Fact 4: Ford Boss 429 Mustangs were intended for public consumption so their VINs bore a specific engine code letter (Z) for easy warranty control. By contrast, Mercury clearly had no intention of mass producing Boss 429 Cougars. The two they did build were meant to be returned to Mercury at the end of their usefulness, probably to be destroyed.
As “temporary entities,” their VINs were not assigned a specific engine code to designate the Boss 429. Rather, each of the two cars had an “R” in the fifth spot of the VIN, which was a remnant of their initial construction as 428 Super Cobra Jet cars. Schartman’s beautiful blueon-yellow Boss Cougar was immortalized by race photographer Jon Asher on a Fleer Official Drag Champs collector card in 1970.
Fact 5: What about rumors of showroom-available Boss 429-powered 1970 Mercury Cyclones for NASCAR homologation? It’s an established fact a trio of pre-production prototype 1970 Ford Torino King Cobras exist today—all of them restored and two “upgraded” to Boss 429 power. Conjured by outgoing Ford designer Semon E. “Bunkie” Knudsen and executed by stylist Larry Shinoda with assistance from Ford Special Vehicles Engineering designers Chuck Mountain and Ed Hall, the Torino King Cobras featured wind-cheating, sloped, nose cones and Boss 429-capable engine bays (though standard canted-valve 429 engines seem to have been used in at least two of the test cars).
Did Mercury also get a piece of that action? Yes, while Ford built four Torino King Cobras (three of which survive), Mercury produced two slope-nose 1970 Cyclone Super SpoilerIIs, one of which is alive today thanks to the efforts of former Ford service-rep and mega-fan Steve Honnell. He even knows its history since its purchase from Holman-Moody in 1970 after the NASCAR campaign was terminated.
Though originally powered by a 429 SCJ, Honnell’s abortive aero warrior now sports the Boss 429 powerplant it was meant to have. But again, like the Boss 429 Cougar, Boss 429 Cyclones were never built for public consumption. Again, Mercury came up short when it came to FoMoCo’s Boss 429 programs.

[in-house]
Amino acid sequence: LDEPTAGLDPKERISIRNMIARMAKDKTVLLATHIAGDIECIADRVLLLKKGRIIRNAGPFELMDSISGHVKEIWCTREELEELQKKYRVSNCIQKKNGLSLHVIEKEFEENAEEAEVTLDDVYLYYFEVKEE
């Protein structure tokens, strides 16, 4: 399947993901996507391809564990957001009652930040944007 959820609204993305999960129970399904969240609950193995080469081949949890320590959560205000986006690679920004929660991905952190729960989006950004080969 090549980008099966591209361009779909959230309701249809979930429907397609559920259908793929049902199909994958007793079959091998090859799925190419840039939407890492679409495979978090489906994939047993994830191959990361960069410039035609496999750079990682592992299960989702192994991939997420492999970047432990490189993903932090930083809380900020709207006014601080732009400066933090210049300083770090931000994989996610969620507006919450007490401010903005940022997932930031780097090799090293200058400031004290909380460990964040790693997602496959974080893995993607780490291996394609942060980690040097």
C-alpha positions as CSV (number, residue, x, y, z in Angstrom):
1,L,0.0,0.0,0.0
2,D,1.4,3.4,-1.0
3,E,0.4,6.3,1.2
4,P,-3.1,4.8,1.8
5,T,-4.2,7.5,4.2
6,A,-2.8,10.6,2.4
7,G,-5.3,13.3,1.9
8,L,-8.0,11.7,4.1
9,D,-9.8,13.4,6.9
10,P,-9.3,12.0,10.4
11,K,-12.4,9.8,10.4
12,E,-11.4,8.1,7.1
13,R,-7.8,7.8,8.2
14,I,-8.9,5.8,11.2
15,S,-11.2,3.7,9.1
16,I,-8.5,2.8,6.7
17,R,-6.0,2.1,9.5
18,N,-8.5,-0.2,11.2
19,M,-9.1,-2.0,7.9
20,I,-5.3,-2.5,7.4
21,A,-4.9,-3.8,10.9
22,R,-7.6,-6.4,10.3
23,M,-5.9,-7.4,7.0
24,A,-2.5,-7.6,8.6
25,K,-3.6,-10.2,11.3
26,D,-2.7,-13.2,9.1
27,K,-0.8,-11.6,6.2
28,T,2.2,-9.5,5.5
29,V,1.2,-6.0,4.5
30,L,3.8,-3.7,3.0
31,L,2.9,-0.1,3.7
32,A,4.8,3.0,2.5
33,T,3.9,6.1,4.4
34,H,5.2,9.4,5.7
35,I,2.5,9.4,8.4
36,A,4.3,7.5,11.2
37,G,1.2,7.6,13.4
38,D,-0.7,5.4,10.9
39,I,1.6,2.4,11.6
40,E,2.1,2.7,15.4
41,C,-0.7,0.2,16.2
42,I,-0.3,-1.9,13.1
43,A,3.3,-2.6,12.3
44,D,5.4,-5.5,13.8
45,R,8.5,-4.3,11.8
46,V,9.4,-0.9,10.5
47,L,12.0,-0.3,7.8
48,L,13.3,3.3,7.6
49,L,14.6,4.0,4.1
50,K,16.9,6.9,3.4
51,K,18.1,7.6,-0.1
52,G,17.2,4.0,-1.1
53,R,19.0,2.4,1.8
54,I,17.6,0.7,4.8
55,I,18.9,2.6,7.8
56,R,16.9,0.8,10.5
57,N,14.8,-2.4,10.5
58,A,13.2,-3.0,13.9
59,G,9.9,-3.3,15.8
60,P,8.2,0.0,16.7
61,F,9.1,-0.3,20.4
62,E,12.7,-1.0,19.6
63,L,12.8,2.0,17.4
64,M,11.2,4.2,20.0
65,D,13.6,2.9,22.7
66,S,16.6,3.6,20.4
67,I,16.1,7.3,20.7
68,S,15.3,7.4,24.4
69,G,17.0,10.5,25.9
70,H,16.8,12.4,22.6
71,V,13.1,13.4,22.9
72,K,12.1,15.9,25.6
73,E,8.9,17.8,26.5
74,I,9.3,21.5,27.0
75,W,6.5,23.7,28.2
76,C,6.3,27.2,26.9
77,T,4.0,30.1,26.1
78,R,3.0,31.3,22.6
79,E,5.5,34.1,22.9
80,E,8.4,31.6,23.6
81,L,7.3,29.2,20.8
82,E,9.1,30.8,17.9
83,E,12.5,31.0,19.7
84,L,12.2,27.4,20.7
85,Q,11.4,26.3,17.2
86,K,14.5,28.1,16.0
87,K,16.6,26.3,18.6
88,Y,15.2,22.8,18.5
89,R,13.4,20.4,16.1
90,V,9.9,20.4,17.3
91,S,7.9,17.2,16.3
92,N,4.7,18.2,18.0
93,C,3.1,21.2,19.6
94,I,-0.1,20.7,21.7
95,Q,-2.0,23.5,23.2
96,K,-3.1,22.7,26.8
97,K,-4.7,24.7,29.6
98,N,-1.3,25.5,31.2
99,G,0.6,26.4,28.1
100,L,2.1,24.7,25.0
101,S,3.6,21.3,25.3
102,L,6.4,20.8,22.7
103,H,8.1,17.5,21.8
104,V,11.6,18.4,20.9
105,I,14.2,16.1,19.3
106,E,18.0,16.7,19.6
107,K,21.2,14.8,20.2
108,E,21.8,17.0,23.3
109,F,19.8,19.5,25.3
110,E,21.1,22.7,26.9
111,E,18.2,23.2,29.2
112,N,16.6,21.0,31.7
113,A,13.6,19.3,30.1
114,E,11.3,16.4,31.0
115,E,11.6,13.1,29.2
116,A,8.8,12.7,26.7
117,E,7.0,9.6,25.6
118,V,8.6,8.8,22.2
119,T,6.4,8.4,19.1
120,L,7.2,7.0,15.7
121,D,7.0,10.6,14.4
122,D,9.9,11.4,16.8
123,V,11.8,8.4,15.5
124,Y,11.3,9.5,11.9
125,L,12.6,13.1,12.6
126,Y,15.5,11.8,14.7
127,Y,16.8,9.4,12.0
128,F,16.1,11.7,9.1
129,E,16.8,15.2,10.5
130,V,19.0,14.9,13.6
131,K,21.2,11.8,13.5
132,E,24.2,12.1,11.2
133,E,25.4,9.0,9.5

Fact 6: Diehard Mopar fans don’t like to admit it, but legendary Pentastar drag racers Ronnie Sox and Buddy Martin ran a factory-sponsored 427 Comet in 1964—and a series of Chevy 409s before that!
The Comet was one of the 20 A/FX drag package cars built by Dearborn Steel Tubing in 1964. With sponsorship from Brinsfield Lincoln-Mercury of Greensboro, North Carolina, Sox’s mount was initially painted white (as was the rest of the 427 Comet fleet). A September 1964 trip to England with the United States Drag Racing Team triggered the addition of red flanks and a blue roof. The patriotic decorations became a staple of future Sox & Martin race cars, regardless of make.
Fact 7: The 1964 U.S. Drag Racing Team consisted of drag racing royalty including Don Garlits, Tommy Ivo, Tony Nancy, K. S. Pitman, George Montgomery, Dave Strickler, Sox & Martin, and others. Each was handpicked by NHRA president Wally Parks to make the trip to England as a means of demonstrating the sport to the Brits.
In today’s world, the racers and their cars would likely be transported by air but in 1964, the teams, cars, and spare parts were transported from New York City to the British port of Southampton aboard the aptly named SS United States, a 990-foot luxury passenger liner built in 1952, which made the trip in less than four days.